Transit Autonomy

Industry Challenge

As one of the oldest trade fields in existence, the commercial marine and maritime sectors have been slow to automate. Continued reliance on conventional manual operations or non-intelligent autopilots directly contribute to the high-accident rate. Close to 80 percent of these accidents are due to human errors, caused by tedium, fatigue and distraction.

A second major challenge is a growing worldwide shortage of available skilled labor, which places strain on the industry as a whole and indirectly contributes to incidents, accidents, and productivity losses.

Our Solutions

Autonomy and planning

Sea Machines shifts the manual, routine effort from the human to an autonomous computing system. Our SM300 system supports on-board or remote crews, and can also provide fully autonomous, unmanned operations in controlled domains.

Sea Machines’ technology enables operators to plan, autonomously execute and record missions through a purpose-built graphical user interface (GUI) based on electronic nautical charts. The GUI streams situational awareness via radar, AIS data, IMU, onboard video cameras and weather station. Sea Machines transit autonomy, also called waypoint autonomy, executes and delivers highly predictable, efficient, predictable and safe vessel operations. In an operational space where more than 99 percent of the missions are routine, Sea Machines autonomy gives crews space to focus on cognitive and high-functioning tasks.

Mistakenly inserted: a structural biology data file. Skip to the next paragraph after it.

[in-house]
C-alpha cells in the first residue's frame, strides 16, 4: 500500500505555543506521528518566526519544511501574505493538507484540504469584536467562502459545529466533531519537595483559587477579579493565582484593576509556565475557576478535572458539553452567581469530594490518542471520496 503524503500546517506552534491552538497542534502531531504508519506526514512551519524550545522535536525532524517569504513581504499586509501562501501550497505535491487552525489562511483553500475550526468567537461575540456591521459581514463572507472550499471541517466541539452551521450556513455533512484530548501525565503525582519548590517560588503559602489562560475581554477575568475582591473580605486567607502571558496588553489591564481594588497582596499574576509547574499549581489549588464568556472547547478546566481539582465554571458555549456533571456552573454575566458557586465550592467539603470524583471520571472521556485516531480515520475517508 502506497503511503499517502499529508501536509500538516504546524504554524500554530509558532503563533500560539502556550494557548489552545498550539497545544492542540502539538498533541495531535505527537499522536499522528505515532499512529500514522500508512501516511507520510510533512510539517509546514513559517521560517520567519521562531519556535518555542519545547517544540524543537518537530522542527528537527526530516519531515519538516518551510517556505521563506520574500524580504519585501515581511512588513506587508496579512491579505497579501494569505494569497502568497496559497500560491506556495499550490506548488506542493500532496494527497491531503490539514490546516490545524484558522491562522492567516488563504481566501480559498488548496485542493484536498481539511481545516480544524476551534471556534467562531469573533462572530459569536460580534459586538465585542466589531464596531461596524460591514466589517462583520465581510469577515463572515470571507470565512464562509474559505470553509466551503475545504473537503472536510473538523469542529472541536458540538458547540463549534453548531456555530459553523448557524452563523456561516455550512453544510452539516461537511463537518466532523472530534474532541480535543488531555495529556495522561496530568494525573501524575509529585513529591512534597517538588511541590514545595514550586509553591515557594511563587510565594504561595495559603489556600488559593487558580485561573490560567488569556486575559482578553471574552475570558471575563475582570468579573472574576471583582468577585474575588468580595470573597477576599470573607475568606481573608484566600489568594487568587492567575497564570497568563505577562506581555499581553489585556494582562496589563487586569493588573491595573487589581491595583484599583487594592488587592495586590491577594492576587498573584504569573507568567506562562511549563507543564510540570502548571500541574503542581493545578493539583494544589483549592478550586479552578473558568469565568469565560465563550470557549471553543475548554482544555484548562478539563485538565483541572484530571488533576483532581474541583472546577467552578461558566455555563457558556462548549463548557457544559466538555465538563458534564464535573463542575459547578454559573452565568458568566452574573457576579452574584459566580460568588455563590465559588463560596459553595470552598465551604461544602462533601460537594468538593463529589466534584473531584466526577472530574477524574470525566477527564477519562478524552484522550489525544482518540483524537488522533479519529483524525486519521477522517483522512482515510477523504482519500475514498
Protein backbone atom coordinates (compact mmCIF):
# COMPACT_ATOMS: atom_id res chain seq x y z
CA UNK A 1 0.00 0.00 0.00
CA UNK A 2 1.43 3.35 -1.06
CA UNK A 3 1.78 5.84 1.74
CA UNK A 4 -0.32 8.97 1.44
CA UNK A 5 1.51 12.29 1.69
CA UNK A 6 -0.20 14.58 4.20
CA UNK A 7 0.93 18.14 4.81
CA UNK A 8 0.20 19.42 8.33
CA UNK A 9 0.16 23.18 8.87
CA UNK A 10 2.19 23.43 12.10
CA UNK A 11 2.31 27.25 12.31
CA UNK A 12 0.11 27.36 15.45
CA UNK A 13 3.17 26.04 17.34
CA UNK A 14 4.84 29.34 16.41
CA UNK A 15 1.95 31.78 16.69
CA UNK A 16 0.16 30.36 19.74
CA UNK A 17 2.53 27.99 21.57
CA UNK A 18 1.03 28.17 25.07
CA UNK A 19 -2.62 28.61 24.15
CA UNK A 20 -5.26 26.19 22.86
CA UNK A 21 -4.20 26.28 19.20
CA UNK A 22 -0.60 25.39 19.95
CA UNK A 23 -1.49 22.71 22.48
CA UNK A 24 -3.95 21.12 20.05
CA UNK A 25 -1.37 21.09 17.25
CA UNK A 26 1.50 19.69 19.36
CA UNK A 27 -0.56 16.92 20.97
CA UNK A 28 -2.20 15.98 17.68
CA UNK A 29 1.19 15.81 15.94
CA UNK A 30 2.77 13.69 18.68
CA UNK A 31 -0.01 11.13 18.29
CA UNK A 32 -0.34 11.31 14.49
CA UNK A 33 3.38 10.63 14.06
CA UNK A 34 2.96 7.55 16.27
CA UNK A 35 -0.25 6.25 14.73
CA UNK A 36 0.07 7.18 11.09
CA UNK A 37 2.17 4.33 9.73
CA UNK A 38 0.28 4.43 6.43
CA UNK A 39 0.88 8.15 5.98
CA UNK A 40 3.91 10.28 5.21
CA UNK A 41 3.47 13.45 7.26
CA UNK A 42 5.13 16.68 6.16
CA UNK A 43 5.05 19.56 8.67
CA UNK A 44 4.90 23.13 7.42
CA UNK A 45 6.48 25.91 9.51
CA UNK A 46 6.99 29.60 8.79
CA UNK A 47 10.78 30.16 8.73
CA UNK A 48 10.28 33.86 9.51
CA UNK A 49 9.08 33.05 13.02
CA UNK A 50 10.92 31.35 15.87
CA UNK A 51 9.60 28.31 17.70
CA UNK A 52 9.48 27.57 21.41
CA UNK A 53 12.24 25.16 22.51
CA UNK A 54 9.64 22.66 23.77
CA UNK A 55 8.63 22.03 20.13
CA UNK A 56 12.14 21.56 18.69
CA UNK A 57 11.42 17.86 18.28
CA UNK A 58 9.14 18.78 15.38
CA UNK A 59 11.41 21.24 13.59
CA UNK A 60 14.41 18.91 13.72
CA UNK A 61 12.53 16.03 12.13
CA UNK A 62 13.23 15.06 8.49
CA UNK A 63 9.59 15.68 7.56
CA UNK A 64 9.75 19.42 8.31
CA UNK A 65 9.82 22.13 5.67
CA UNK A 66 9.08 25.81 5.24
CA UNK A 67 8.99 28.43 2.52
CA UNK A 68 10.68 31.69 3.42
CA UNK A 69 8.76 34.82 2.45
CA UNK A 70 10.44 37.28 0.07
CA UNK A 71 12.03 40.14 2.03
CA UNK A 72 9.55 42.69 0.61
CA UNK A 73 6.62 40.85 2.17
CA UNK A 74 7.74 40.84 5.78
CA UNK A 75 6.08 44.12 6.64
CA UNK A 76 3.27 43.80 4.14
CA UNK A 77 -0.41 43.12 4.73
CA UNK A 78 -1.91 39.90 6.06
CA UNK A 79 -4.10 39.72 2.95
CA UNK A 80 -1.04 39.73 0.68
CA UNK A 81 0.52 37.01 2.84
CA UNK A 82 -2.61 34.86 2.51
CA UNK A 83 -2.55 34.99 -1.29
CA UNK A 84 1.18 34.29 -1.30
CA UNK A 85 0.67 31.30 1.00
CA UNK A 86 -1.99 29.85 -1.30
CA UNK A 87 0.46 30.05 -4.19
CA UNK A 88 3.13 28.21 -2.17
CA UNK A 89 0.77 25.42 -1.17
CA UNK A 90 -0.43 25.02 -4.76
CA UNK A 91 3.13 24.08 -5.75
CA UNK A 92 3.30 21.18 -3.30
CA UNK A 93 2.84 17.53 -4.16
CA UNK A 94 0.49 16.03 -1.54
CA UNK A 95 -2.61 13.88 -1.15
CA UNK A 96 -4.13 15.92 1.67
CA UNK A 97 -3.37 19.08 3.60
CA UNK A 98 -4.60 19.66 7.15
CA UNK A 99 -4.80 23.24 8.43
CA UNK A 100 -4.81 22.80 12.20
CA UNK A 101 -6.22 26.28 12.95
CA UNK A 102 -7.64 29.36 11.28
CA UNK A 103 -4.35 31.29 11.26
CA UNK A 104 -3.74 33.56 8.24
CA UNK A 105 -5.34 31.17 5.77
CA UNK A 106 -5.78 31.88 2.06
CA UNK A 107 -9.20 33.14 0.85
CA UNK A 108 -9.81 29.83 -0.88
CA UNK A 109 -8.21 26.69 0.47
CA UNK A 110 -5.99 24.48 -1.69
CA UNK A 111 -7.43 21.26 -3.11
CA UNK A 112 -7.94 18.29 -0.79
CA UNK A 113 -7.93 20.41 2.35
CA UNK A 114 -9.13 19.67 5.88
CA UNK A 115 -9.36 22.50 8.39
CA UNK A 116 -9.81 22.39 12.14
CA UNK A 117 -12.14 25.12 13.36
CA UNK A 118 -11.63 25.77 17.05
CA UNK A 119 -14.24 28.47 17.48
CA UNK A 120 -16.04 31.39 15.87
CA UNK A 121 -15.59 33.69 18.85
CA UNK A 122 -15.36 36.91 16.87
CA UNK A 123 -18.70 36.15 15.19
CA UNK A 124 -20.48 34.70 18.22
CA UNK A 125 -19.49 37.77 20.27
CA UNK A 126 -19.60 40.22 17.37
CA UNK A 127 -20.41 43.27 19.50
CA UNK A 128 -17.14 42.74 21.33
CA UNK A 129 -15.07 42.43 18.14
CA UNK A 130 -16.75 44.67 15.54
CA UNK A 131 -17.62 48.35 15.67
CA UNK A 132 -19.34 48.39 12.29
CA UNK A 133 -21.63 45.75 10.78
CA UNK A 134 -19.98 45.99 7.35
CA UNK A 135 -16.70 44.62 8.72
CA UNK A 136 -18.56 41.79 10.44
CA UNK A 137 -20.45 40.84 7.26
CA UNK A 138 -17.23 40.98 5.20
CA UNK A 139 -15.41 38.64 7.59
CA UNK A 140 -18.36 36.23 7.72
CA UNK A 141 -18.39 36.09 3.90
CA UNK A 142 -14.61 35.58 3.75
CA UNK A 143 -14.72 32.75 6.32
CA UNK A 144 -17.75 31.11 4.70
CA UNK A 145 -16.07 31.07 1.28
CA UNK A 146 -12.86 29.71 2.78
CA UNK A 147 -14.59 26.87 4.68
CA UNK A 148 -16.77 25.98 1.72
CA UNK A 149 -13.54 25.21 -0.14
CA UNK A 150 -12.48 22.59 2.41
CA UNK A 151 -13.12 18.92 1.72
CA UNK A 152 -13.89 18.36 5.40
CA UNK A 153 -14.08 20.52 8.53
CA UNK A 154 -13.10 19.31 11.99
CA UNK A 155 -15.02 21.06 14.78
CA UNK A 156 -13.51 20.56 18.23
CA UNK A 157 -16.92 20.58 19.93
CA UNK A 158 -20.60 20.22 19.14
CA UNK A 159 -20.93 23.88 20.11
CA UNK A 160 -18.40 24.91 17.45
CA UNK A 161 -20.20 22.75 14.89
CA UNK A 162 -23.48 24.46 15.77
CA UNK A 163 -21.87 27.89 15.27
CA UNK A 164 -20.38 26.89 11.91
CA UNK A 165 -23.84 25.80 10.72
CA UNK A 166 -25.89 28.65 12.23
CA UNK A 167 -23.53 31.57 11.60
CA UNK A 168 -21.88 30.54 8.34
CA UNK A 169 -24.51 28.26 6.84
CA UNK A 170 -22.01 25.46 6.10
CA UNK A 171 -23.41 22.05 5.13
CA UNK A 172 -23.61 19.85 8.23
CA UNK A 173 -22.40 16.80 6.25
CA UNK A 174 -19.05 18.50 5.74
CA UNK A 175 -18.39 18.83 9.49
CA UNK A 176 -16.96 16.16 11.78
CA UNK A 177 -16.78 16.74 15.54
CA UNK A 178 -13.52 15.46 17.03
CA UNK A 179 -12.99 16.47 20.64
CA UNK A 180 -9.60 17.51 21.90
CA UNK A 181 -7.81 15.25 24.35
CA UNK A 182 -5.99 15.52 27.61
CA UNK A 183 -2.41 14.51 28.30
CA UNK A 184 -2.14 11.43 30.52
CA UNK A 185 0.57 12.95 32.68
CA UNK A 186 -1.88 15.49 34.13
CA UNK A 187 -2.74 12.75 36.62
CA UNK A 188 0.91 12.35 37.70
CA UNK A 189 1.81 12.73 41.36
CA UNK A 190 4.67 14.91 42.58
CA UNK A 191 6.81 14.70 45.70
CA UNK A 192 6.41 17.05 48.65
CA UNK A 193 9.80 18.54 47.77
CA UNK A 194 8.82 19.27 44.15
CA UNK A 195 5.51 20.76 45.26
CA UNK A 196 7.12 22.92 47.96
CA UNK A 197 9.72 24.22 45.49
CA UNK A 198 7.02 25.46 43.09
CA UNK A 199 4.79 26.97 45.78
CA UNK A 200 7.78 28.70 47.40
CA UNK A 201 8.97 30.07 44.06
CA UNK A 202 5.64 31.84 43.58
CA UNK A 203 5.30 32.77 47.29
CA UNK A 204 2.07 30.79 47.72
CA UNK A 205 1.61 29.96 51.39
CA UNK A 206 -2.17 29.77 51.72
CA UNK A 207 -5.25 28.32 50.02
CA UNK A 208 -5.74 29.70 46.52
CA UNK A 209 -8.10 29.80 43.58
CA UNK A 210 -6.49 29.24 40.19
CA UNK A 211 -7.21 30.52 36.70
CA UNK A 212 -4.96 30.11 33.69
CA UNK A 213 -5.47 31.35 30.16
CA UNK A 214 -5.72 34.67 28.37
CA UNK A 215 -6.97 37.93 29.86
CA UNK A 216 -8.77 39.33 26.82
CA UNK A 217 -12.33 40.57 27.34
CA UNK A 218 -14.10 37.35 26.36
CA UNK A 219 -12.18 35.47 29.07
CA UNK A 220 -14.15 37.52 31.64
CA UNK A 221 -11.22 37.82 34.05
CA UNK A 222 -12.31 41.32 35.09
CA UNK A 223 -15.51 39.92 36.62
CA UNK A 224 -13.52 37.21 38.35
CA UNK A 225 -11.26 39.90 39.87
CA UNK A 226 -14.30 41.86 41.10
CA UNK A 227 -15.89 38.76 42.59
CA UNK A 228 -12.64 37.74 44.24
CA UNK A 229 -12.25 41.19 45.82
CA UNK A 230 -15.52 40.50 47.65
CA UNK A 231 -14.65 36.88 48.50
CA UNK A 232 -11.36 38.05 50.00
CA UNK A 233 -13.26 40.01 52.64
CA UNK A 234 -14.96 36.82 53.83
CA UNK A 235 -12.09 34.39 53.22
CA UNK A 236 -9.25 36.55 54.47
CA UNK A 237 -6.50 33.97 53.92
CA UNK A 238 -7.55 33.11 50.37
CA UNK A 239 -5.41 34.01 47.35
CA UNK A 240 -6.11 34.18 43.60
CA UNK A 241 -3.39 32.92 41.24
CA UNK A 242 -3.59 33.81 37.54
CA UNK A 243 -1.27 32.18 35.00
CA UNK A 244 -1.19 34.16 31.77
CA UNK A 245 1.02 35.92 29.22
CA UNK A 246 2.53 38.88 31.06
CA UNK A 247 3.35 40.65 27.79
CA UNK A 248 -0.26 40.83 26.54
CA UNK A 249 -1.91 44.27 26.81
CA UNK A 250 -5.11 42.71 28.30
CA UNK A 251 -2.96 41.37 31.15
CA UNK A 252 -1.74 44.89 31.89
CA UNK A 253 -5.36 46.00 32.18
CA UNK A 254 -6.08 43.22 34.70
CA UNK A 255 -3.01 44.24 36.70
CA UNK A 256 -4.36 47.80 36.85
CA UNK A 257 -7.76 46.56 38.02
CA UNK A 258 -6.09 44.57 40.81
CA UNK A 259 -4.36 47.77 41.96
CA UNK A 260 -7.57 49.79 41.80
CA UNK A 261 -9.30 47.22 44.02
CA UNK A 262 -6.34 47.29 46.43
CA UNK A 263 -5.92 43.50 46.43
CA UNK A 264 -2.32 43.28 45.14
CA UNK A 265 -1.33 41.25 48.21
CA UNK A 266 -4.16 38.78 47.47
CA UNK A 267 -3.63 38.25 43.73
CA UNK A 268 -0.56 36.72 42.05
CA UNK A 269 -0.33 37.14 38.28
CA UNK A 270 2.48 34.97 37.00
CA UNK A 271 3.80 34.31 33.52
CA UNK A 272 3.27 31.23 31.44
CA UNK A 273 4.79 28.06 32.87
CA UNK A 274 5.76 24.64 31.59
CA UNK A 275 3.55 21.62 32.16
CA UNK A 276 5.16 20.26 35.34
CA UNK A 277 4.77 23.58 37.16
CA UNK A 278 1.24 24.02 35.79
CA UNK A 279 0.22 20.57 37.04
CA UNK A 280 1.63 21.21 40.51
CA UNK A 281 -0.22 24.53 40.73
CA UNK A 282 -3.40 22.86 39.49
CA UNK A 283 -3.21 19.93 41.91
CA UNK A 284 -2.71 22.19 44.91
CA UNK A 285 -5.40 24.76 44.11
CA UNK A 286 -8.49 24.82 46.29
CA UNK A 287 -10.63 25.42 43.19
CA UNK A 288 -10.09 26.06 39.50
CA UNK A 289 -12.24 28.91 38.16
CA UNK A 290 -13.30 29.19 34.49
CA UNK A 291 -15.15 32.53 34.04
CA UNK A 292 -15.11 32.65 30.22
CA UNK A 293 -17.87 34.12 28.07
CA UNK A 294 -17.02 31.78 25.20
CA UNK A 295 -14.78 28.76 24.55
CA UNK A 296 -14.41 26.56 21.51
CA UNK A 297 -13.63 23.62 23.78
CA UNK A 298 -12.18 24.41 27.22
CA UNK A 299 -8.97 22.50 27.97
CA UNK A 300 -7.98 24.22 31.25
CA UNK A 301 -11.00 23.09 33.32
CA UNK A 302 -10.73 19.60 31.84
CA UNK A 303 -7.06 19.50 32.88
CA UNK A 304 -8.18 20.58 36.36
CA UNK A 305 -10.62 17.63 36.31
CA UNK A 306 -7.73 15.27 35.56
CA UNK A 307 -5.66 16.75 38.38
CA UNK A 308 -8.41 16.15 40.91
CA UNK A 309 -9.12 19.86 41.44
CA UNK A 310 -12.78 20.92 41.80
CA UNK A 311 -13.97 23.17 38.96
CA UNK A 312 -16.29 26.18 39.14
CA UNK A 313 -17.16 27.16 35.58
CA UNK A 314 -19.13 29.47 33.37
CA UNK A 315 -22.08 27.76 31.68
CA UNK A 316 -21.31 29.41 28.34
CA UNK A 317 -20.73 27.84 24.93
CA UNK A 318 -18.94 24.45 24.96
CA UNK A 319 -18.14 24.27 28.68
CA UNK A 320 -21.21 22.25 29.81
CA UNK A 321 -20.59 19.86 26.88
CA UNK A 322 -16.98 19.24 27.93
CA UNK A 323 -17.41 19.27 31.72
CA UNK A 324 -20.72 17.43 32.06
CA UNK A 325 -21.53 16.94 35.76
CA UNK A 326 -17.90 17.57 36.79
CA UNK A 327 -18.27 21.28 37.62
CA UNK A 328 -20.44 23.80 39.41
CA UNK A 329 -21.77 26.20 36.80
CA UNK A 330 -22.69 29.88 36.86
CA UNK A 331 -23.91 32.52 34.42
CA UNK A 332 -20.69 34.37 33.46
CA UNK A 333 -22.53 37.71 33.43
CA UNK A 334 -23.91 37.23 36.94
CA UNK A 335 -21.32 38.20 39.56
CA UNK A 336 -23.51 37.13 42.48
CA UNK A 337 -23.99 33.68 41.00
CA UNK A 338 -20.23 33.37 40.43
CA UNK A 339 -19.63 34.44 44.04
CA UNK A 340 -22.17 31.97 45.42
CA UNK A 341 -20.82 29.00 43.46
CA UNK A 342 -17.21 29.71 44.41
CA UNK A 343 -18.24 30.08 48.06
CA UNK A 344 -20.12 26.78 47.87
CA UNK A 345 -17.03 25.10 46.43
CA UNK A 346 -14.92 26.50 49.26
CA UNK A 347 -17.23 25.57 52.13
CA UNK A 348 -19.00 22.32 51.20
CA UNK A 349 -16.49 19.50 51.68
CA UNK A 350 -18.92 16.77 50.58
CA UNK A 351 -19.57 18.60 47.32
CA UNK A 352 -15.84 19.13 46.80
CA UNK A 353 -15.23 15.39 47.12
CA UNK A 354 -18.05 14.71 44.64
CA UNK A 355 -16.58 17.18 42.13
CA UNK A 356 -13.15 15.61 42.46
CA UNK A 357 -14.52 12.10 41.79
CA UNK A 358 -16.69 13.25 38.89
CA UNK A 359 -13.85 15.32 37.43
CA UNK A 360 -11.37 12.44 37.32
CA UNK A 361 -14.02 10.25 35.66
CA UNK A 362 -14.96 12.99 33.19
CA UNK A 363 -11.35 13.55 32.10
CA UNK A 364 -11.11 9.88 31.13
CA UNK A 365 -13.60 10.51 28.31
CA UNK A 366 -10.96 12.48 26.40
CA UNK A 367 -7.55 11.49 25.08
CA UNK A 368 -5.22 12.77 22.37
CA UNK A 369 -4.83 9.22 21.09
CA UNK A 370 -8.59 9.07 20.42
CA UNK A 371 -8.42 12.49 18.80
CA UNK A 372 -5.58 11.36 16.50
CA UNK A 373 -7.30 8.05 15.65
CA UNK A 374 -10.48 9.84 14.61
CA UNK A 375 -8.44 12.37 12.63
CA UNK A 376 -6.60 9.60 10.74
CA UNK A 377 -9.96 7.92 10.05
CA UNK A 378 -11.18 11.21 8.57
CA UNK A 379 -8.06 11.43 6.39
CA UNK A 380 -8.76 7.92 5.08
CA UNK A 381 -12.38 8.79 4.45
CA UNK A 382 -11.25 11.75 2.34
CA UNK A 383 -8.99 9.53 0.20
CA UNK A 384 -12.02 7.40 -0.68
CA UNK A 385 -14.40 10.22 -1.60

24/7 Crew safety and comfort

Our systems execute with excellence and safety of vessel as the priority, intelligently factoring in environmental and sea conditions including dynamic pitch, heave and roll. It changes speed between waypoints and actively detects obstacles for collision-avoidance purposes.

Autonomous technology increases confidence in operations and reduces operator fatigue, a major causal factor in marine incidents during nighttime operations, long-distance voyages and challenging sea states.

Future State

Autonomous dock-to-dock transit.

In the near future, a Sea Machines-powered commercial vessel will be able to conduct dock-to-dock operations autonomously, with little-to-no human supervision. Supported by 24/7 “on-watch redundancy” and collision-avoidance capabilities, mariners can execute missions from any location that offers the greatest visibility and safety, on or off the vessel.